Fertility: the right source, rate, time and location

Soils in the southeast are very sandy. So any fertilizer that is mobile, like nitrogen, sulfur and boron, can really get away from you. What about foliar feeding cotton nitrogen, potassium and boron or other nutrients?

More doesn’t necessarily mean higher yields when it comes to crop fertility, but less can leave profit on the table. Farmers need sound guidance on fertility strategies to capture optimal yields. Hitting the right source, rate, time and location can be tricky.

“Our soils in the southeast are very sandy. So any fertilizer that is mobile, like nitrogen, sulfur and boron, can really get away from you. And we saw that a lot in corn this spring. We had farmers who put out the right amount of nitrogen and sulfur, but with all of the rain in the sandier areas of fields it just leached down out of the root zone. So they had to put some back to get it going again,” said Glen Harris, University of Georgia Extension soil fertility specialist.

Unlike phosphorus and potassium, which are much less leachable in soil, testing soils for nitrogen and sulfur is difficult if done at all because of the mobility of N and S in the soil profile. “A lot of times as soon as we get a big rain like we got this spring, everybody says ‘Oh, no, all my fertilizer is gone,’ which is not necessarily the case but some things are more likely than others to get away from you.”

Corn fertility was a problem in Georgia this spring due to heavy rains, mainly nitrogen and sulfur leaching, but also magnesium issues, Harris said. Higher rates of nitrogen and potassium together are going out on corn in some cases and that is forcing some magnesium issues, too, which need to be addressed by growers.

Southeast growers who deal with sandy, loamy soils, he said, often use split nitrogen applications, opting not to put it all out at planting, assuming some of it will leach through before plants can take it up. For corn, some put it out at planting, then as side-dressing and then putting some out through irrigation right up to tassel, or “kind of spoon feed it,” he said.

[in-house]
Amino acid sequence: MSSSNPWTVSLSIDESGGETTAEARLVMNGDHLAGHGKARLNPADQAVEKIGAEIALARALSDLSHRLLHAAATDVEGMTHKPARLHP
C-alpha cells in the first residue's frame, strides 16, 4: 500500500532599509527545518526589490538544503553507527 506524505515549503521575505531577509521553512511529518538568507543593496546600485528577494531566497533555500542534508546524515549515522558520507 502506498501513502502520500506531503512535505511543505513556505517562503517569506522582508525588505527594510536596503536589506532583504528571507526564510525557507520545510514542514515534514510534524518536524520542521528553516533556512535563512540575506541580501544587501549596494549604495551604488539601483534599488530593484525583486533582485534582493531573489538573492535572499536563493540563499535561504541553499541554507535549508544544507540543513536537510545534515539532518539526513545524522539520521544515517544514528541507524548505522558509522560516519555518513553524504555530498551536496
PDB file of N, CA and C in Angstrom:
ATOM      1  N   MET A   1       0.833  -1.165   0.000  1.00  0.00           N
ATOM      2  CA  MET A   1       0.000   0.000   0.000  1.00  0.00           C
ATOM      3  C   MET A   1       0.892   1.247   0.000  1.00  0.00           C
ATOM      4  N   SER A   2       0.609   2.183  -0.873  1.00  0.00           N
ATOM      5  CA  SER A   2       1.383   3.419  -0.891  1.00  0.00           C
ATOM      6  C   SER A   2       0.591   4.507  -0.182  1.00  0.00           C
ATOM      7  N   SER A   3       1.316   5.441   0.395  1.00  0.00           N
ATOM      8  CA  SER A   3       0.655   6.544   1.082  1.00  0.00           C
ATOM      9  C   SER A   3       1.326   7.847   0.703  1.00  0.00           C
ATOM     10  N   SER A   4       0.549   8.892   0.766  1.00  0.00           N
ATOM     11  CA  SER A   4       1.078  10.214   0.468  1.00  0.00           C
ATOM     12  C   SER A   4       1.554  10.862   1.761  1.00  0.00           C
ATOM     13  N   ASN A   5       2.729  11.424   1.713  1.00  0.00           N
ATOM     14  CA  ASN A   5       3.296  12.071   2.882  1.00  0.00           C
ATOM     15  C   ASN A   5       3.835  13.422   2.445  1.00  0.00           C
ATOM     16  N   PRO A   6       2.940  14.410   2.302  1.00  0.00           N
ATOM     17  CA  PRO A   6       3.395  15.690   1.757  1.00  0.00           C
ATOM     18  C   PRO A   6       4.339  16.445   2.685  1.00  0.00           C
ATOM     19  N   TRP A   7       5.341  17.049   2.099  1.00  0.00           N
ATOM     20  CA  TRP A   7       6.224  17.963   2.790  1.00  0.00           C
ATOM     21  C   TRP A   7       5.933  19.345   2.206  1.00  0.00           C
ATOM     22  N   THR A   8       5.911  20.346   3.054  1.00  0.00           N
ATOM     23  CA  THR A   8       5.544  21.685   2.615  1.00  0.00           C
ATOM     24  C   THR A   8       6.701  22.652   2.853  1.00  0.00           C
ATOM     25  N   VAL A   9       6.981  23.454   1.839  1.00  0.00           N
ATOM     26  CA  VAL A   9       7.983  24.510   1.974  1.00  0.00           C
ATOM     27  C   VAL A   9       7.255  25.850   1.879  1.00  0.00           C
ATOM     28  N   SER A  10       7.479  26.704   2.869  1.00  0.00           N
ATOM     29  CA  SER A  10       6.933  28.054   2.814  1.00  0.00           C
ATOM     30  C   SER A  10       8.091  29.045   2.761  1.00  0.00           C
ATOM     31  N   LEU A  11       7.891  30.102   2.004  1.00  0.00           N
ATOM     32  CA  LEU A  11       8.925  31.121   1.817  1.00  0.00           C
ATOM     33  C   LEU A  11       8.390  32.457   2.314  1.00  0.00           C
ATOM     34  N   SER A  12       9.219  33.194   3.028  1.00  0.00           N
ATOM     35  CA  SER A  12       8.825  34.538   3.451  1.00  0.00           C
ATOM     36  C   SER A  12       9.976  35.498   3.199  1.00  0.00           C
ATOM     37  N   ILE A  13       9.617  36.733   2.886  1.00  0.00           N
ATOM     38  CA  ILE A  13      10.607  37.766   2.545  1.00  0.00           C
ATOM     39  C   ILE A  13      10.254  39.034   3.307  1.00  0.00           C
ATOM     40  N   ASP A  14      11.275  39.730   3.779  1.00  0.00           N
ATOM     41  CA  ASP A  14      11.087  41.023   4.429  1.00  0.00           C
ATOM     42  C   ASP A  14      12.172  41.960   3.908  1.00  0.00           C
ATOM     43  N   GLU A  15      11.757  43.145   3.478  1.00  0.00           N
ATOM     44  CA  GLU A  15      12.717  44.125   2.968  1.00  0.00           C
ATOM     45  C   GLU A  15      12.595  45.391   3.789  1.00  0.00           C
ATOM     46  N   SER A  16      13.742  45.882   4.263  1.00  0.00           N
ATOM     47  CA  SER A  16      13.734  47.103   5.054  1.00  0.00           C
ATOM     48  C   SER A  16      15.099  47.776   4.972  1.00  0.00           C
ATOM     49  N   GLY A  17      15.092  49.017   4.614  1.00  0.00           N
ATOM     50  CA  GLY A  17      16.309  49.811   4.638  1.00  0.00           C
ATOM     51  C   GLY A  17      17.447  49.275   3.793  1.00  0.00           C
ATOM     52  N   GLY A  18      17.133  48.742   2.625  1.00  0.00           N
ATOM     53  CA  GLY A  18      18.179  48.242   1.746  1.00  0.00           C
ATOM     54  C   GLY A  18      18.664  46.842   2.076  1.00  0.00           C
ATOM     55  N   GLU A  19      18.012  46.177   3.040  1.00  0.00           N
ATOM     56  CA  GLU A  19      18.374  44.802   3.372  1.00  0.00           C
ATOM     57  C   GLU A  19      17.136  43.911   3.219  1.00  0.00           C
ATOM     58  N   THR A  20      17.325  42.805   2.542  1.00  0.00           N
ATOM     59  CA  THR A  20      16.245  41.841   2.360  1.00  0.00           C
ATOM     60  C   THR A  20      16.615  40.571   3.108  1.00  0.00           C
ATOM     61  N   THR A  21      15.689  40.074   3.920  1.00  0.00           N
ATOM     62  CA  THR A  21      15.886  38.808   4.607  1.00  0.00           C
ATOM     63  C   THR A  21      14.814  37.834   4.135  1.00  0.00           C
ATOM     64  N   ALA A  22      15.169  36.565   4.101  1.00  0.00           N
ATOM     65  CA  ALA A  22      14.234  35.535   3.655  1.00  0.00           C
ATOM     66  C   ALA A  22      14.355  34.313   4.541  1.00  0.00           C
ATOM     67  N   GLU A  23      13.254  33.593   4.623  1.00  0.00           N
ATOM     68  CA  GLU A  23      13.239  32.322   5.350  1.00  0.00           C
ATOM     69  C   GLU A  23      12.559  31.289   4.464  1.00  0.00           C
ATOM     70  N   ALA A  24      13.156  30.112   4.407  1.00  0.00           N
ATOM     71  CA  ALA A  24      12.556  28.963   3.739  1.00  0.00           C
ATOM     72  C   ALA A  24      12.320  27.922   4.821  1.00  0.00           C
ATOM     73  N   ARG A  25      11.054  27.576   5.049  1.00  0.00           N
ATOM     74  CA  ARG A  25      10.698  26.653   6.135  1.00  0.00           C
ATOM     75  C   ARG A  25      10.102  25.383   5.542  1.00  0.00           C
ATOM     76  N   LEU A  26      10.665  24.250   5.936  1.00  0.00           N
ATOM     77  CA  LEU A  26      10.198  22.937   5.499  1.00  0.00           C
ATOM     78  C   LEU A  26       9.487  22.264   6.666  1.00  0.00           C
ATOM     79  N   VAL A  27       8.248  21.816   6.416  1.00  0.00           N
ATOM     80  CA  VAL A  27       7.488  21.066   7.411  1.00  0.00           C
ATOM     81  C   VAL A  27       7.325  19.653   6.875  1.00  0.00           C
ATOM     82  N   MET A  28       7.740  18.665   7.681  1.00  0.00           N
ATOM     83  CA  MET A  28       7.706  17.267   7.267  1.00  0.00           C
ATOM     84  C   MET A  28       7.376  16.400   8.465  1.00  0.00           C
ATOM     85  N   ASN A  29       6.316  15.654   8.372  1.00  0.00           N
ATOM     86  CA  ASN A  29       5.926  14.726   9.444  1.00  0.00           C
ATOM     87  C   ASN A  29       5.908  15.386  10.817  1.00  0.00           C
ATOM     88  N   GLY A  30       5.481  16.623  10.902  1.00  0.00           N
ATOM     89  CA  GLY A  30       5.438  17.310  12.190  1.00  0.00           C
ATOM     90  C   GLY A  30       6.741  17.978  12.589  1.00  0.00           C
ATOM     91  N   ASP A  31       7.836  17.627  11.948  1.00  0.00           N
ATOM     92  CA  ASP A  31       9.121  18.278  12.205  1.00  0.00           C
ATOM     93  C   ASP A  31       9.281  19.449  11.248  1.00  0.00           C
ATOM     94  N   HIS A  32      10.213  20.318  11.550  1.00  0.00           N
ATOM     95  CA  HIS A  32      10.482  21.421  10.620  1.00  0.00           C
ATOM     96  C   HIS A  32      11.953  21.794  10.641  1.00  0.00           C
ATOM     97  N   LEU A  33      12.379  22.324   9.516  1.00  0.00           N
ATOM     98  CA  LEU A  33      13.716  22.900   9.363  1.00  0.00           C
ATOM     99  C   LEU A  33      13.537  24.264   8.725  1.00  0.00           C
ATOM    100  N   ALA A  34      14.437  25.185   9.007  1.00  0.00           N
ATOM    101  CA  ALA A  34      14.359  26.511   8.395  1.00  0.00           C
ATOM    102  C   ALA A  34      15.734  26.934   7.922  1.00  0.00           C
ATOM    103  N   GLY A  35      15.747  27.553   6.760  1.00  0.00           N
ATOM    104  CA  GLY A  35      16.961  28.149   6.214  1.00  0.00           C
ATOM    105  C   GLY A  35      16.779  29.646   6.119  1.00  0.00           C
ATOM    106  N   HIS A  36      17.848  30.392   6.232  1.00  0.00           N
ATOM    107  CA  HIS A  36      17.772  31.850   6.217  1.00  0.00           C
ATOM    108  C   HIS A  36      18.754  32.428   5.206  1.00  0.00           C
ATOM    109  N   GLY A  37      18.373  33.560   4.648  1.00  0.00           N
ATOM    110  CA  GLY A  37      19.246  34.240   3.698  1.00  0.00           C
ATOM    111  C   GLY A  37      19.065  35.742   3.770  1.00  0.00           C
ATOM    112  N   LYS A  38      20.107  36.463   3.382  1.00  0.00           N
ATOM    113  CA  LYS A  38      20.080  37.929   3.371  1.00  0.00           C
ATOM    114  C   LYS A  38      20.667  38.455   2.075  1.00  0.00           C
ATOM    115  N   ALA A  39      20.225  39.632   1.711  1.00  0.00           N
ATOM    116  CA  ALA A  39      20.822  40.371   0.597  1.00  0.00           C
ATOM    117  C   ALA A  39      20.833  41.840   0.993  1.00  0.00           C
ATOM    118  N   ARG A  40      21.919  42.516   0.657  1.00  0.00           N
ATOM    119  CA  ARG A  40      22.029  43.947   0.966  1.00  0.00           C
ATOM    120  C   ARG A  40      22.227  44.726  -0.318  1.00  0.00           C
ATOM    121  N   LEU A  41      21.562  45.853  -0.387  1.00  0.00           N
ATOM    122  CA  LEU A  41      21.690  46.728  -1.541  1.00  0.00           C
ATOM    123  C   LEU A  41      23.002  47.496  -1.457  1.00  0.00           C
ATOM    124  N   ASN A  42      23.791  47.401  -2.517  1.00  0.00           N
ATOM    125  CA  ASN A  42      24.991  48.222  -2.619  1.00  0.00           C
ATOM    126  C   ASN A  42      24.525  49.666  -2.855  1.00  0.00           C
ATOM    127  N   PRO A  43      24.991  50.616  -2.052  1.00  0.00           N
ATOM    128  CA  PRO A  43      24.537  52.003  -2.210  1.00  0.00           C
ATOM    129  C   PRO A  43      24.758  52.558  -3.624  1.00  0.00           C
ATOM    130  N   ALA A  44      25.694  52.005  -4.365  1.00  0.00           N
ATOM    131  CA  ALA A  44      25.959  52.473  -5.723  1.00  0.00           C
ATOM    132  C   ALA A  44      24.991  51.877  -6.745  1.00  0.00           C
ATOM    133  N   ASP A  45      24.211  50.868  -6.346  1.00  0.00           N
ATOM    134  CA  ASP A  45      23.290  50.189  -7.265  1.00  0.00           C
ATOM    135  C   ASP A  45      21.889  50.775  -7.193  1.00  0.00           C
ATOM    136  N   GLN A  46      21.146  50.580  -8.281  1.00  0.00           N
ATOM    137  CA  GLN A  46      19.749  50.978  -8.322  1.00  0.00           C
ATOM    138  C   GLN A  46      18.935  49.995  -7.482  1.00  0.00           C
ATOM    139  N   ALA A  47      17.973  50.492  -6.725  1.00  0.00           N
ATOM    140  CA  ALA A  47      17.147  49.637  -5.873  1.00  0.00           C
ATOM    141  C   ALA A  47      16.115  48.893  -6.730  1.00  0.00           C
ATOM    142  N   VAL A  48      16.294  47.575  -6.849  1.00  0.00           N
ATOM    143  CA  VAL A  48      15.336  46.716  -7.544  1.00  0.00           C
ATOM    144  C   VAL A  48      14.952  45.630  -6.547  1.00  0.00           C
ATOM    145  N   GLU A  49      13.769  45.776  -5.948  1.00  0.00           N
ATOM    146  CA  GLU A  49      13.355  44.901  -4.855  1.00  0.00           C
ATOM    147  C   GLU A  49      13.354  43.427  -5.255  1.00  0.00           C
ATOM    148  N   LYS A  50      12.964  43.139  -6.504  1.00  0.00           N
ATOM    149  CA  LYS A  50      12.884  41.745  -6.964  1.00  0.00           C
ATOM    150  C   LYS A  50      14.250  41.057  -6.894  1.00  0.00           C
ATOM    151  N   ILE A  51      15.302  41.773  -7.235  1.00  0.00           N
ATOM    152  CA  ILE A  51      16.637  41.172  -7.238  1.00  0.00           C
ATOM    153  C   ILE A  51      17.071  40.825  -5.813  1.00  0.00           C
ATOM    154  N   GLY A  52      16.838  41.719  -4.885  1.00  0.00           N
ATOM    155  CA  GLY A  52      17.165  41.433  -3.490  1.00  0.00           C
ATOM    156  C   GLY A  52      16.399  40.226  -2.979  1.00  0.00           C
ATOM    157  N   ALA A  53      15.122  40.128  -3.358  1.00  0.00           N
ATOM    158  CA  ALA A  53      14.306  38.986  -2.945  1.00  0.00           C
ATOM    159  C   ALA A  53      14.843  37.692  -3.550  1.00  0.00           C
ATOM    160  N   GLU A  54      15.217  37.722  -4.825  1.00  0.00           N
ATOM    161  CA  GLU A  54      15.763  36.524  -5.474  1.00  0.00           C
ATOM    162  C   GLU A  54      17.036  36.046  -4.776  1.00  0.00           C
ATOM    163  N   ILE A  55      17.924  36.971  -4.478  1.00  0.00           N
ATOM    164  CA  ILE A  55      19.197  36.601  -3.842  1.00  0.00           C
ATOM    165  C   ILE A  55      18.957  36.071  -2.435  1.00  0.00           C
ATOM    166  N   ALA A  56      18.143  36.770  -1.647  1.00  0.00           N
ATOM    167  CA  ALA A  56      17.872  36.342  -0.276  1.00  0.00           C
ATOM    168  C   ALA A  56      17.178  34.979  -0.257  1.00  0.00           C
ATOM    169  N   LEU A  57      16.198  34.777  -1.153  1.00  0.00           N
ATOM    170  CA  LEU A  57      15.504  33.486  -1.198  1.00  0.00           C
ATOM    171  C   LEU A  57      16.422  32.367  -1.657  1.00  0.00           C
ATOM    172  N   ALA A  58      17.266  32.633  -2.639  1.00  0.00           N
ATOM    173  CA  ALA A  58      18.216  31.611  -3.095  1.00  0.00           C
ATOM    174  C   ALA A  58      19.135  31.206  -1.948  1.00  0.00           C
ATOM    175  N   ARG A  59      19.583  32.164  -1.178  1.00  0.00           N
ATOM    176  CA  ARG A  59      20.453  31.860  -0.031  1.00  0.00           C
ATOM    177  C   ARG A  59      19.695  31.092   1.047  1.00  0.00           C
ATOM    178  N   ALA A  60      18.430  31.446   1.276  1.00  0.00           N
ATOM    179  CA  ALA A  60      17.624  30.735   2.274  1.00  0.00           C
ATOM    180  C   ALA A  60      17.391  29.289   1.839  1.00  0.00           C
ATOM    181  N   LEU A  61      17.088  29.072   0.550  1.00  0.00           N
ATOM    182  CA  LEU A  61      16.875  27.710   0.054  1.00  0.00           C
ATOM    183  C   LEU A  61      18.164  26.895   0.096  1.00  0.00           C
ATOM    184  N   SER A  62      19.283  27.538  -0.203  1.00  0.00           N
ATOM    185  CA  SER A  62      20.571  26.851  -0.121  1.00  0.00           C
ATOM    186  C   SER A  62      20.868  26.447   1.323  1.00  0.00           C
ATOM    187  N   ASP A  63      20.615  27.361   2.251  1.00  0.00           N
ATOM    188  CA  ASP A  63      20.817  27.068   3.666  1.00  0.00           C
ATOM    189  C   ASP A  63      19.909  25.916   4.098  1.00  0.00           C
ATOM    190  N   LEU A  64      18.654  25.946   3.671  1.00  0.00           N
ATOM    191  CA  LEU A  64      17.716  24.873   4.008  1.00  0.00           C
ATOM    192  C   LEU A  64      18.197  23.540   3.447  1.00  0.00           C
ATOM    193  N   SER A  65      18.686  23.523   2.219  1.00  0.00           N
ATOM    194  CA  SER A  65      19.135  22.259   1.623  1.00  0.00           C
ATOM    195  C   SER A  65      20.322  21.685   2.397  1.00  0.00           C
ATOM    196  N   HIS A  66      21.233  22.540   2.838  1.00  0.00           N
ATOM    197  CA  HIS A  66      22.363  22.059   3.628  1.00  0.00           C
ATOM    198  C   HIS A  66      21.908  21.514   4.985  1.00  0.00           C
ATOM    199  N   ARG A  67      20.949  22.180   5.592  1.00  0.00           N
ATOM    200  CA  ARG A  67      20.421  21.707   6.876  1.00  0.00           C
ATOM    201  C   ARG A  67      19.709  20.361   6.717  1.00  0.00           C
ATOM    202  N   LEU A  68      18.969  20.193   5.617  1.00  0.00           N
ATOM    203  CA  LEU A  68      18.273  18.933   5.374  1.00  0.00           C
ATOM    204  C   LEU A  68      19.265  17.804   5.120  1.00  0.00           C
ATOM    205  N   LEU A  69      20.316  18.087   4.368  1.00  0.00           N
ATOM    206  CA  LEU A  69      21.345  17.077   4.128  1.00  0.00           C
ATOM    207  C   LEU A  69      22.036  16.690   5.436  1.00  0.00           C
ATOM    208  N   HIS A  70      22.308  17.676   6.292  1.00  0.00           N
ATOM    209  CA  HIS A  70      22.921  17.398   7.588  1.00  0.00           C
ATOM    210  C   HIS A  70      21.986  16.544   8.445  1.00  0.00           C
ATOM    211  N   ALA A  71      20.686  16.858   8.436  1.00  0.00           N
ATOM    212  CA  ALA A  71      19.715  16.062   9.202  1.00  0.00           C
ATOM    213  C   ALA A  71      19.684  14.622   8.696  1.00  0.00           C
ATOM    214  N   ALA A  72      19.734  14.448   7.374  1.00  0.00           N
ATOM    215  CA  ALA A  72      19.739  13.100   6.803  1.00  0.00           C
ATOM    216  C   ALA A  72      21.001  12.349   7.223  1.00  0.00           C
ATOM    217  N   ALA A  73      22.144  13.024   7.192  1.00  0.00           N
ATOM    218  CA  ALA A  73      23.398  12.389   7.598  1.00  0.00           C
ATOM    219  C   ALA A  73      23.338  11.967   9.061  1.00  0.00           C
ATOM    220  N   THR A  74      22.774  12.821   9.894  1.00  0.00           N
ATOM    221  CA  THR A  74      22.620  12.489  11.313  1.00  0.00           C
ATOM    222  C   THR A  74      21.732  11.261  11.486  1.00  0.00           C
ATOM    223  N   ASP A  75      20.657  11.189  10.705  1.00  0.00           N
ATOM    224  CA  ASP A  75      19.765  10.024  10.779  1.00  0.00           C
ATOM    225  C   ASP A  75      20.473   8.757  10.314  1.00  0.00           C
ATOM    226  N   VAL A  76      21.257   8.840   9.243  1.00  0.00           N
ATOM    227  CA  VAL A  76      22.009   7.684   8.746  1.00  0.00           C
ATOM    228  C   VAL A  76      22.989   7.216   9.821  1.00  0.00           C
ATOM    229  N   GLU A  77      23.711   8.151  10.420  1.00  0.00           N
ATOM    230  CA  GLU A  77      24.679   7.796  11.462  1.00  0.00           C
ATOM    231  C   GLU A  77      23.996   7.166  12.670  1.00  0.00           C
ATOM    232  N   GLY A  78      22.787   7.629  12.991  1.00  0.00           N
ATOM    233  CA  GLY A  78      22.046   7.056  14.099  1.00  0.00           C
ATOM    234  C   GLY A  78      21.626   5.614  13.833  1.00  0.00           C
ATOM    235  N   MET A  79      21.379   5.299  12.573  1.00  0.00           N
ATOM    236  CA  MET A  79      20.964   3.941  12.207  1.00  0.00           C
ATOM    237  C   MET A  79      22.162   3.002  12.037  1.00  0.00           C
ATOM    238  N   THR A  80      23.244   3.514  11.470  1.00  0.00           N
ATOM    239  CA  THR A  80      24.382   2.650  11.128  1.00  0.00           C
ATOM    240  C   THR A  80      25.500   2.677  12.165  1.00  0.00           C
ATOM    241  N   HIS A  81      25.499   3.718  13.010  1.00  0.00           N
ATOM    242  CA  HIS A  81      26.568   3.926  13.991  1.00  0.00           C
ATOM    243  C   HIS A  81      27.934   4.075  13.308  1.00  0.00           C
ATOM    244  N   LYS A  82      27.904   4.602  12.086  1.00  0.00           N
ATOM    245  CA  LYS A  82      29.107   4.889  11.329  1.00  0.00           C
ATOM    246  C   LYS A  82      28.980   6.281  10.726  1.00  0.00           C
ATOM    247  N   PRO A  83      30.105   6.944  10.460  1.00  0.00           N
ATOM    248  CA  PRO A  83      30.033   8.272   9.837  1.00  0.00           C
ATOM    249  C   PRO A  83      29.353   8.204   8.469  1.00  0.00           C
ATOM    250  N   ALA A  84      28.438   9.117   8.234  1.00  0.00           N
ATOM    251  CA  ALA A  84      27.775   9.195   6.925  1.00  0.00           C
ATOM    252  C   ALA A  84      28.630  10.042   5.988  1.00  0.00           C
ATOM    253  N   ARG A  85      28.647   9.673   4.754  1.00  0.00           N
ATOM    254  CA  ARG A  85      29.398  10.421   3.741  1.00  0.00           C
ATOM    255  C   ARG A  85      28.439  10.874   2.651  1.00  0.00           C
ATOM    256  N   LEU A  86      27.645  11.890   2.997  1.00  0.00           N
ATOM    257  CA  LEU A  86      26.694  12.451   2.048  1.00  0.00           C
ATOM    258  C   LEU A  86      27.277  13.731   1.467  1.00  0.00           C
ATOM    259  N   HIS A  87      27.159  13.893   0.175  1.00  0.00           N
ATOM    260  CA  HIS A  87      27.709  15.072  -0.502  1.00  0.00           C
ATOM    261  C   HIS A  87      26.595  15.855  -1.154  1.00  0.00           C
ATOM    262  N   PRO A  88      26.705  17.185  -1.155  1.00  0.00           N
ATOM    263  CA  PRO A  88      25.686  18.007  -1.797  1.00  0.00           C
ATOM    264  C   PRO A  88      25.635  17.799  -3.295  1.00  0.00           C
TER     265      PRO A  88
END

What about foliar feeding cotton nitrogen, potassium and boron or other nutrients? Some people think the practice doesn’t work and some think it works wonders. Harris said the truth is somewhere in between. In recent years, he has looked at how much nitrogen and potassium can be put over the foliage in-season, either by rig or plane, and when is too late to get any benefit from it. Also, what can be tank mixed with foliar fertilizer.

One thing that applies to all agronomic crops and fertility is soil pH. “It is so important because pH affects the uptake of all our nutrients,” he said. “And that is what I get the most questions about, or most varying questions about it each year.”

Trials at Sunbelt Expo Field Day

Fertility will be a top topic at the Sunbelt Expo Field Day July 10 in Moultrie, Ga. More than 200 research trials take place on the Sunbelt Expo farm site, ranging from variety trials to irrigation to weed and pest management to fertility.

“Fertility is always important to us as farmers because it is a large part of our investment in a crop. We always want to know what is new or coming to the market place. But most important, what is the minimum we can have, and what are we going to have to put into this crop to get the yields we need for the crop?” said Michael Chafin, farm manager of the Sunbelt Ag Expo Darrell Williams Research Farm.

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“There are so many fertility products and ideas out there it can get a bit confusing are hard to decide what will work best. From starter fertilizers to a lot of work now looking at in-furrow applications or what’s safe and what is not safe to put in furrow or what can we come back with in-season to really pull a crop through, especially when you think about this year with all of the rain we’ve had and what that has done to leach nutrients out of the root zone,” Chafin said.

For the Expo farm this year and last, winter and spring weather was wet and caused problems for preplant fertility applications and land preparation. But with established and historic grid sampling for the farm, Chafin says he knows what his fields need.

“It’s good to know what your farm is starting with, or what your baseline is so you can manage that crop in-season,” he said. “For example, I grid sampled last year and put out a maintenance level on my P and K. I grid sampled again this year and I didn’t need a whole lot of fertilizer. Really all I needed was a maintenance level, and some of the stuff we have in the ground didn’t get a preplant fertilizer at all. All it’s going to get is an in-season fertilizer.”

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